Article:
The First War of the New Order: How Rule of Law and the Form of Government Changed in America’s Second Revolution  doi 10.13140/RG.2.1.5163.7528
Barry Lee Clark
Publication date
Abstract: The War Between the States should be seen as the first modern war of
centralization and nation building. On the international level it was a paradigm shift in the
way nations would come to view themselves and what was acceptable in both the treatment
of citizens and in the conduct of warfare. Internally it was truly another revolution; the form of
government looked the same after but it was radically different in function. The Constitution
and the rule of law had very different meaning in the aftermath.

Publication date
SSRN: Moral Philosophy
Command and General Staff College
Abstract: A professional military must be led by leaders that understand the basis for
morality, that absolute moral truth exists and is knowable, and they must be secured
communally on a foundation that transcends broader cultural trends and relies on more than
either reason or emotion for sustenance. Failure to understand and adhere to such a
morality corporately has historically led to great failures of commission and omission.
Philosophy has proven a poor tool to provision answers to the practical questions of how ...
Scholar articles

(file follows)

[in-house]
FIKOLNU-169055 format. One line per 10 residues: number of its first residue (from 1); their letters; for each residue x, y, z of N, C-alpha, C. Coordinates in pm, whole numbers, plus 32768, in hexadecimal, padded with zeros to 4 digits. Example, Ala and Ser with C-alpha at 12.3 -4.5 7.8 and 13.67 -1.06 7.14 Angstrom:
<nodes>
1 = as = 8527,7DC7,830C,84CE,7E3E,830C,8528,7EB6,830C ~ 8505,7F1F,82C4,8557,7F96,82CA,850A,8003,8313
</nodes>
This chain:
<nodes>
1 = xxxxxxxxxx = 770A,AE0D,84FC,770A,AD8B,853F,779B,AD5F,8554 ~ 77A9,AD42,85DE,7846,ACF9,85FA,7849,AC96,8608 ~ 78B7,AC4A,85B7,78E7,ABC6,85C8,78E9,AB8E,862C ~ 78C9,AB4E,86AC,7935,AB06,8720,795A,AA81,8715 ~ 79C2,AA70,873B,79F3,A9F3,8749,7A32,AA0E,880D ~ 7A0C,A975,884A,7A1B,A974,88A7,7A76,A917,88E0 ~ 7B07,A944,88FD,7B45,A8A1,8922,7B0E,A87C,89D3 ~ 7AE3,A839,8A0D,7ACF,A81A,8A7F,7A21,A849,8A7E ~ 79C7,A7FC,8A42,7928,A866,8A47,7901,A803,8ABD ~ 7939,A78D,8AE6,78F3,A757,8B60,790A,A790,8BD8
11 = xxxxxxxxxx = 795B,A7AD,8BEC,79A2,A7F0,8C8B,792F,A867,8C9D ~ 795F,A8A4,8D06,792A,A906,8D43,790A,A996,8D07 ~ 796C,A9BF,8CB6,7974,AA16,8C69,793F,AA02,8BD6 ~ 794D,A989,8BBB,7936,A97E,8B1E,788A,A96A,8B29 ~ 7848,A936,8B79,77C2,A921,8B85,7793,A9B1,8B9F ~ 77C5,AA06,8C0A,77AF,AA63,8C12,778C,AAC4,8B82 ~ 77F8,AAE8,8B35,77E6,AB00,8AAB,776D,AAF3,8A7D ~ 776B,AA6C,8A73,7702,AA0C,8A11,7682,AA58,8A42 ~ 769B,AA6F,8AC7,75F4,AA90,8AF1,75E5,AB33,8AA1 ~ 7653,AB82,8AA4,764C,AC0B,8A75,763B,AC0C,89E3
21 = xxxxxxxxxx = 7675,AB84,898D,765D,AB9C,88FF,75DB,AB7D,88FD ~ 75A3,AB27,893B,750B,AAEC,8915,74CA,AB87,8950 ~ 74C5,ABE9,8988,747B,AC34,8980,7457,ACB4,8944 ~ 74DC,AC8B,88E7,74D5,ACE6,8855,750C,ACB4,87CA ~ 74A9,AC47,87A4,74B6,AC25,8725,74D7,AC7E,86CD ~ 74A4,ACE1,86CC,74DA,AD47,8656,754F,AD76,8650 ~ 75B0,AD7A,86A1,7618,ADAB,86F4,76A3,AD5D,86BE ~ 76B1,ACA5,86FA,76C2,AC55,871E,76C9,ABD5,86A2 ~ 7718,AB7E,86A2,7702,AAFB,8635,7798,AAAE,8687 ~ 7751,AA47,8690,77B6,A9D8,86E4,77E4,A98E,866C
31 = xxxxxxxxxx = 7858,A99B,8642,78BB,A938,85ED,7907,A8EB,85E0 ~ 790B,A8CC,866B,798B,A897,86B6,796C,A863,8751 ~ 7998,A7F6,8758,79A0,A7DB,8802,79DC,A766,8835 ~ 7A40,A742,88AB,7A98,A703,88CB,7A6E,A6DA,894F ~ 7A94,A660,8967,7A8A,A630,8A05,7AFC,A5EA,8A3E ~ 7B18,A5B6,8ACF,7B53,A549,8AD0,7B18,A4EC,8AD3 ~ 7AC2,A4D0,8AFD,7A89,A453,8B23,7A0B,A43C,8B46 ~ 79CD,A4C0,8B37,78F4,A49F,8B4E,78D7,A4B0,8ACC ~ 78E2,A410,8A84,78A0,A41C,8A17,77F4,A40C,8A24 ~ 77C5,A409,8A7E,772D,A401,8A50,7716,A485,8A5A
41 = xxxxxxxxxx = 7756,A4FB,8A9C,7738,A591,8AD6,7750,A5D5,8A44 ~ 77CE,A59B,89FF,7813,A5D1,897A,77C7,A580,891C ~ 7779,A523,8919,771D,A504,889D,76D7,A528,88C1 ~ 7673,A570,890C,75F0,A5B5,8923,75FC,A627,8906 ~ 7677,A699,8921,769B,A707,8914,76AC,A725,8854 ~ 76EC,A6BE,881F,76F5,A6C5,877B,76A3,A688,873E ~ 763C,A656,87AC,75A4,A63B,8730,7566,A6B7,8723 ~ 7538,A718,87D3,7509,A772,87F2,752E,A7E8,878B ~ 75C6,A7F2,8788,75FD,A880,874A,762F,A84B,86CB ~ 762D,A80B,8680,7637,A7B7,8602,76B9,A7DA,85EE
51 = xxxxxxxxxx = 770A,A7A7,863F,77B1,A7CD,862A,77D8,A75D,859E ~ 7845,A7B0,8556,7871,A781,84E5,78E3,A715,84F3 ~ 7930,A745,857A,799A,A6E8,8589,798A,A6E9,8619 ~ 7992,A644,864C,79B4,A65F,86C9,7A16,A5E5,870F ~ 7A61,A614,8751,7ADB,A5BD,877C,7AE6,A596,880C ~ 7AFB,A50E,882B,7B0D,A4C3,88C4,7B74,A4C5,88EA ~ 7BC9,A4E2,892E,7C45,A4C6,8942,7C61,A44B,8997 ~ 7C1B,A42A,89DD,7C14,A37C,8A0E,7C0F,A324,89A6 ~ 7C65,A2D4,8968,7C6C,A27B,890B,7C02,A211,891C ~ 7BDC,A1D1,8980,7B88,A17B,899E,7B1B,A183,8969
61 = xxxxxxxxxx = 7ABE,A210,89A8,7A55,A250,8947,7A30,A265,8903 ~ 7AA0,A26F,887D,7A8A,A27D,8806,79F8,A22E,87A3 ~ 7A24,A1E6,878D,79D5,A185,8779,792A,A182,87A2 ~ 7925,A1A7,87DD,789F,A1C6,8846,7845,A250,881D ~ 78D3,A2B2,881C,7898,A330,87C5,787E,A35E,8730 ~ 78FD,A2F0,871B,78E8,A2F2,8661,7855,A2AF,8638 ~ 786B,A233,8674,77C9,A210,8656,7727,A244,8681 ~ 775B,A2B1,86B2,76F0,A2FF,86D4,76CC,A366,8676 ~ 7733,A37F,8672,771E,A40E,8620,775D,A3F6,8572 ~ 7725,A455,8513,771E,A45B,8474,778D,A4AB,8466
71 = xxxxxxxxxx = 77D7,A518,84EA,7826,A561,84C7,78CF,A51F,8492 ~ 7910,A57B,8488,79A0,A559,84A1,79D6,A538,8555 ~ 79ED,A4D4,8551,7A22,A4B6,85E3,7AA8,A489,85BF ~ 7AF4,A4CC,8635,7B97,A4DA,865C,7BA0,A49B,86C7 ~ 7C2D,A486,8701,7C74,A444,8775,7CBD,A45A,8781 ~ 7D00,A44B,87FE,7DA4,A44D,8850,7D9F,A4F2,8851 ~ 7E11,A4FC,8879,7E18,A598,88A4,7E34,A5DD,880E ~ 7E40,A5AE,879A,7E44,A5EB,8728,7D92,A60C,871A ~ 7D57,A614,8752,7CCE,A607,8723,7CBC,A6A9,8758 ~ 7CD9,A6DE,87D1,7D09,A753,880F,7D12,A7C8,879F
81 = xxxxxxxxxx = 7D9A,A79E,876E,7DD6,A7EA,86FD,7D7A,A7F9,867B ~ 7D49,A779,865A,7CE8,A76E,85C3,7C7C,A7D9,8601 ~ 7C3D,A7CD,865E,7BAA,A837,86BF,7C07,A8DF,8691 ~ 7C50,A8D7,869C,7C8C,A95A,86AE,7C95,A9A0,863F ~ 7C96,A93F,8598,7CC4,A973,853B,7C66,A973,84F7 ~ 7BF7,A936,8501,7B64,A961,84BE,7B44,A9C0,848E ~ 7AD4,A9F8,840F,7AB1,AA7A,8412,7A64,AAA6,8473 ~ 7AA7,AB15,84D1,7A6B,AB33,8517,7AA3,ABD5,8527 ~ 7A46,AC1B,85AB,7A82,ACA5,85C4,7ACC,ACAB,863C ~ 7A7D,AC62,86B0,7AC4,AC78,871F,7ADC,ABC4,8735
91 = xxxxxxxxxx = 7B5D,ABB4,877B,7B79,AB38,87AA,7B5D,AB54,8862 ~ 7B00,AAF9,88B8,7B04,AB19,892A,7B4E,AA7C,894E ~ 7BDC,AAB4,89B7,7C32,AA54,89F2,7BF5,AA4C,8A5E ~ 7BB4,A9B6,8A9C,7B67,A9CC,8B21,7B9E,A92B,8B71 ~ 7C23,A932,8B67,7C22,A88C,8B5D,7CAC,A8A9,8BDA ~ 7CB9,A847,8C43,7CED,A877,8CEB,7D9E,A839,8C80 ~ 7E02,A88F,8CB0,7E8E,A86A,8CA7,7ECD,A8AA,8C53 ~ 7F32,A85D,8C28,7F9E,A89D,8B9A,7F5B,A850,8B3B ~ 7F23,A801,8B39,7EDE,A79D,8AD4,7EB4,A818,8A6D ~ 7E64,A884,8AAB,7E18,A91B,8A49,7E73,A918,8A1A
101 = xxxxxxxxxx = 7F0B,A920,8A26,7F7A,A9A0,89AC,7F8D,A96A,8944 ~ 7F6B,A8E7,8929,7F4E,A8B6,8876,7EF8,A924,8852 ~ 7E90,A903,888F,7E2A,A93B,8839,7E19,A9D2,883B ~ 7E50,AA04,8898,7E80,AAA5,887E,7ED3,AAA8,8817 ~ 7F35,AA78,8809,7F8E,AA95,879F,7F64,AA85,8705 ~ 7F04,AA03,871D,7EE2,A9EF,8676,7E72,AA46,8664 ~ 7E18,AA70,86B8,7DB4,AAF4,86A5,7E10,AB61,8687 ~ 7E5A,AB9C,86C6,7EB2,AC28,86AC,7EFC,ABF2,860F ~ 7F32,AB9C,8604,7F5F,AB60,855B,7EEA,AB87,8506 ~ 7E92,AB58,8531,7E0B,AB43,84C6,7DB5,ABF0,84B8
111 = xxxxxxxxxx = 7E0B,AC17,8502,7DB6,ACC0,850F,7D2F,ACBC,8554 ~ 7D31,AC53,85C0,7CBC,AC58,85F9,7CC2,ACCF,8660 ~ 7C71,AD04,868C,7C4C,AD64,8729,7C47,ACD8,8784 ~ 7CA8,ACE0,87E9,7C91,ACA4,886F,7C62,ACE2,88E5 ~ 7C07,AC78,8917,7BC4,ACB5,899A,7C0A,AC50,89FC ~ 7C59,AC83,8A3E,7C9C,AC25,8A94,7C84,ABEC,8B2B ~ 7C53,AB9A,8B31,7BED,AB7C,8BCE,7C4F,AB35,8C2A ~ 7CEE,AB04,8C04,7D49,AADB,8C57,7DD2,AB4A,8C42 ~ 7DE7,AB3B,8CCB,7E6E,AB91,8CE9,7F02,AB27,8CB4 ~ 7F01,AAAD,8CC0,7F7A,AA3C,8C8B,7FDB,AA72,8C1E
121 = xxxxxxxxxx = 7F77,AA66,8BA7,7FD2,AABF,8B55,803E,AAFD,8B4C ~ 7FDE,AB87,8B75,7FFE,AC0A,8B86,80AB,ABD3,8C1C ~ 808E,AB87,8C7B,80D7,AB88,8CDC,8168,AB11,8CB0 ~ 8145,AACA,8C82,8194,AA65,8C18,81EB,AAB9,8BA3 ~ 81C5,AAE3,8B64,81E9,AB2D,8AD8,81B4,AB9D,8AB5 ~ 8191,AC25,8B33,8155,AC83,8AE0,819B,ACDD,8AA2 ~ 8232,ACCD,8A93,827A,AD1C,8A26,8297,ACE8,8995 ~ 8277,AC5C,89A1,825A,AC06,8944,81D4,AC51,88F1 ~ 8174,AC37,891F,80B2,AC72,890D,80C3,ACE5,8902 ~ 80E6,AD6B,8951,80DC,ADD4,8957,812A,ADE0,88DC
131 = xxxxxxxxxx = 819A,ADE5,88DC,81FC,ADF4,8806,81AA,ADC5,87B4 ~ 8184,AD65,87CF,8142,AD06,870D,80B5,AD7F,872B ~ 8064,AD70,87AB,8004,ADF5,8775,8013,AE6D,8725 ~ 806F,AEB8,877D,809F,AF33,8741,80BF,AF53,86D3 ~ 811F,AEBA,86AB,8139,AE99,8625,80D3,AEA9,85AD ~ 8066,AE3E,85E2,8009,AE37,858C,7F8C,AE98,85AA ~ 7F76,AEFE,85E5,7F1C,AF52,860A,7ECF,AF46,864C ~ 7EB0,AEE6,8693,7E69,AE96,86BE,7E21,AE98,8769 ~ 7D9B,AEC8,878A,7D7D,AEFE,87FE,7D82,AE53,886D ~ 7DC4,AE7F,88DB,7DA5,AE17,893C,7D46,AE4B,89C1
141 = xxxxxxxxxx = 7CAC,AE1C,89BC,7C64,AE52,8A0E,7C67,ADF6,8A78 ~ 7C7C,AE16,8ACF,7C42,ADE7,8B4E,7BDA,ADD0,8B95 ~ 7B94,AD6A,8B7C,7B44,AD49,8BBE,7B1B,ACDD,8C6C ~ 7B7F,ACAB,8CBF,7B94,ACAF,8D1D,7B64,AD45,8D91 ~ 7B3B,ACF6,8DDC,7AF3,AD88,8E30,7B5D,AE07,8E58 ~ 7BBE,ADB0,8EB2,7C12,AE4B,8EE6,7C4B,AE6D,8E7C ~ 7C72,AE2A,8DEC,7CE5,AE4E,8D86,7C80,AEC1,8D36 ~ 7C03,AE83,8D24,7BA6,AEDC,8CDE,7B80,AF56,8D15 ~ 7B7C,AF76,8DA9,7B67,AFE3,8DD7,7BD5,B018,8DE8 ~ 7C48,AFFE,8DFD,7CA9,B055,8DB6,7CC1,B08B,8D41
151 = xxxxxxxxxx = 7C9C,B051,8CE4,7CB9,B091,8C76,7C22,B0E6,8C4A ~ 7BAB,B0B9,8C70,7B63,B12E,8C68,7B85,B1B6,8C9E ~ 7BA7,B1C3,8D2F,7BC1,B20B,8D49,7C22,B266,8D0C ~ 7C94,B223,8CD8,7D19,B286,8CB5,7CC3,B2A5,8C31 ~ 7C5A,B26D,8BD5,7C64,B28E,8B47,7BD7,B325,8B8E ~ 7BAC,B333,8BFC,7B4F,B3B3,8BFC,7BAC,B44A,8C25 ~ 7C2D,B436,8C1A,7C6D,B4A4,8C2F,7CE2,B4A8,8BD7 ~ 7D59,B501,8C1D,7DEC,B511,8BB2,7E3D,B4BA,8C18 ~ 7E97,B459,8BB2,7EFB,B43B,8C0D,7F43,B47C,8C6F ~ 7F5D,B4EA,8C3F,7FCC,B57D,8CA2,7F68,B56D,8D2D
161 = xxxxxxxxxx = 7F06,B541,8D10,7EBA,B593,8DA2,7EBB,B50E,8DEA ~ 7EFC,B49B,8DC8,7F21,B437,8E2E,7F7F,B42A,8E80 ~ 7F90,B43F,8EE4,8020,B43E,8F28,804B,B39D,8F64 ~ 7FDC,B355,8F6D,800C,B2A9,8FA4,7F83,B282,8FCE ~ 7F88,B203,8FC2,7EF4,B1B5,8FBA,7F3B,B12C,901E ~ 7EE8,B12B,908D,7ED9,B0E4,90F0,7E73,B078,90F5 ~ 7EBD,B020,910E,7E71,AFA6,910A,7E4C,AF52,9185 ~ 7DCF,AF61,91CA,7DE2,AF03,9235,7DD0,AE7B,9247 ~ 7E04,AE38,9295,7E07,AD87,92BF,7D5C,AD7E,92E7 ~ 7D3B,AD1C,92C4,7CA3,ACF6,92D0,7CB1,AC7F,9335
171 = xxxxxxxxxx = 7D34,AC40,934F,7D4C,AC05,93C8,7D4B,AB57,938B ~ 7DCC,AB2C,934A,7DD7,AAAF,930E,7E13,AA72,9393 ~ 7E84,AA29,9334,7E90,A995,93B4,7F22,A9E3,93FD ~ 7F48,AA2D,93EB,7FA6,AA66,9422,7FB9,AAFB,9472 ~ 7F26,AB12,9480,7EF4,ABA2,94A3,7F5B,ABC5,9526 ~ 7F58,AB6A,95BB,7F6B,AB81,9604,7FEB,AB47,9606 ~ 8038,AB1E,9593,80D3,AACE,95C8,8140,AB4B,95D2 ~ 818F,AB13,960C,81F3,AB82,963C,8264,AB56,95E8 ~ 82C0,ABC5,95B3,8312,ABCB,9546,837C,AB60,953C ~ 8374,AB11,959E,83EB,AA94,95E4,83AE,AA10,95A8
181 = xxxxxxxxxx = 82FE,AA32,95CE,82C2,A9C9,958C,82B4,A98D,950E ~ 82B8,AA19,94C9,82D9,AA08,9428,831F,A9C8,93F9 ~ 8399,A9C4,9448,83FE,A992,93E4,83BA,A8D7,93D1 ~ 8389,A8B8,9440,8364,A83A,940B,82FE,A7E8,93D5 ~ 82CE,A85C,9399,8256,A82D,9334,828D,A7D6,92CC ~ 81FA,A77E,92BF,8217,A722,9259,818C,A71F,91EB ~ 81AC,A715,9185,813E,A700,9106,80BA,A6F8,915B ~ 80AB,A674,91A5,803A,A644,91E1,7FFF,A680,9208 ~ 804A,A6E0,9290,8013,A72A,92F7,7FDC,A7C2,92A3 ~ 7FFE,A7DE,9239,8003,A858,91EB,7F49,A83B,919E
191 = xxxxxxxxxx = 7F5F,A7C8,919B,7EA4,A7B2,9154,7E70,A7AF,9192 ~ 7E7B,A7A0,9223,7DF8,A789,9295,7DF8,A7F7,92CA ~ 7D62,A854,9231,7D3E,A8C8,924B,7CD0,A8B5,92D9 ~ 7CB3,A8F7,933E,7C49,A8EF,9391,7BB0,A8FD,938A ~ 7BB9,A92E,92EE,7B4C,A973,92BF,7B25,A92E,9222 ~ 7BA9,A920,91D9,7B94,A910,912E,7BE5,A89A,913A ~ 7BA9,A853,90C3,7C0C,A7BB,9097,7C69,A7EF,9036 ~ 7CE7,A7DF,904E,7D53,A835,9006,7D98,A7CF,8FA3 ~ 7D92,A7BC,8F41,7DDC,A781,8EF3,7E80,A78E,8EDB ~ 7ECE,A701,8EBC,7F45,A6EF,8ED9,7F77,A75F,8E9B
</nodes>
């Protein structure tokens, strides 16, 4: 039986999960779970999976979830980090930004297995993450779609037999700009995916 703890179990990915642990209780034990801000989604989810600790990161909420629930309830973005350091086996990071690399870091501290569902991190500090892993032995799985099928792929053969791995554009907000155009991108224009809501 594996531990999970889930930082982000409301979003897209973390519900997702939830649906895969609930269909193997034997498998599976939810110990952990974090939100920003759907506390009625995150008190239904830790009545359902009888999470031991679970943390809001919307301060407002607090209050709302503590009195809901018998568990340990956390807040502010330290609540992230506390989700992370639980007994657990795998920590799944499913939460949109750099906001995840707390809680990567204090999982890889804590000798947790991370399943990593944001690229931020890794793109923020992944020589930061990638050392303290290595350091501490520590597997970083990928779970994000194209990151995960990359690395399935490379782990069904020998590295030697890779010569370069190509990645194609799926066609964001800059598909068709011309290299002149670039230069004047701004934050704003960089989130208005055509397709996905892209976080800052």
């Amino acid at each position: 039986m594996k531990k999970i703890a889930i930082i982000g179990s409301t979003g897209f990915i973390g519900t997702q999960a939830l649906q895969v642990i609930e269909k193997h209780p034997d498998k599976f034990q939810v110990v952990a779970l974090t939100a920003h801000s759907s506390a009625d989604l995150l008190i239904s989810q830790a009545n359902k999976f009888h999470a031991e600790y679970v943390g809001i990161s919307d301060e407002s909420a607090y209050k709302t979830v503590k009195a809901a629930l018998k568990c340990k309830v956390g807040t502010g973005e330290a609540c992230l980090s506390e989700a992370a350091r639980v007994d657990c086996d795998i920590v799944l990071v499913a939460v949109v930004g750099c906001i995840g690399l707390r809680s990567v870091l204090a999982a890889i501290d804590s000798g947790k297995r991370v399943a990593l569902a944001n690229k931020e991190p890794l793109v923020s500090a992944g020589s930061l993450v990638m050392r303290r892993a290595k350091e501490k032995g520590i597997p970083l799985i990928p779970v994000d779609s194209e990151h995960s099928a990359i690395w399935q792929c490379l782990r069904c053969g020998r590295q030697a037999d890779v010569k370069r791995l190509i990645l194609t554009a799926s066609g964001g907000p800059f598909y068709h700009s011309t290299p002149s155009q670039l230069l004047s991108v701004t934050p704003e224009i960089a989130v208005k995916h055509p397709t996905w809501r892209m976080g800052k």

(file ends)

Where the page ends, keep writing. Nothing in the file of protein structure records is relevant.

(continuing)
BL Clark - Available at SSRN, 2016

Manifesto of Old Men and Simple Preachers

Barry Lee Clark
Publication date
Available at SSRN 2732840
Abstract: Over time a man, if he is perceptive, comes to certain conclusions. The most
startling is that the greatest truths were spoken to him throughout his life by ordinary men,
simple preachers, old men sitting around drinking soda and eating peanuts, his father.
These men, if beneficiaries of a culture and community that embraces common-sense as a
virtue, know truths that philosophers for centuries have tried in various ways to express.
Common-sense is something all men should know; common-sense informs us of certain ...
Scholar articles
BL Clark - Available at SSRN 2732840, 2012
Posted on The Abbeville Review 23 FEB 2016

One View of Officership
B.L. Clark
Publication date
Organizations large and small develop cultures. Organizational culture develops from the collective
experience and historical memory of an organization. Organizations change either because
those within the group cause change or because the group succumbs to external pressures.
The Army is no different. We each must ask ourselves what is our particular role in the
organization; what will we change; will we make the organization better or will we simply adapt
to norms and pass our time with the mundane?
Scholar articles
BL Clark - 2003

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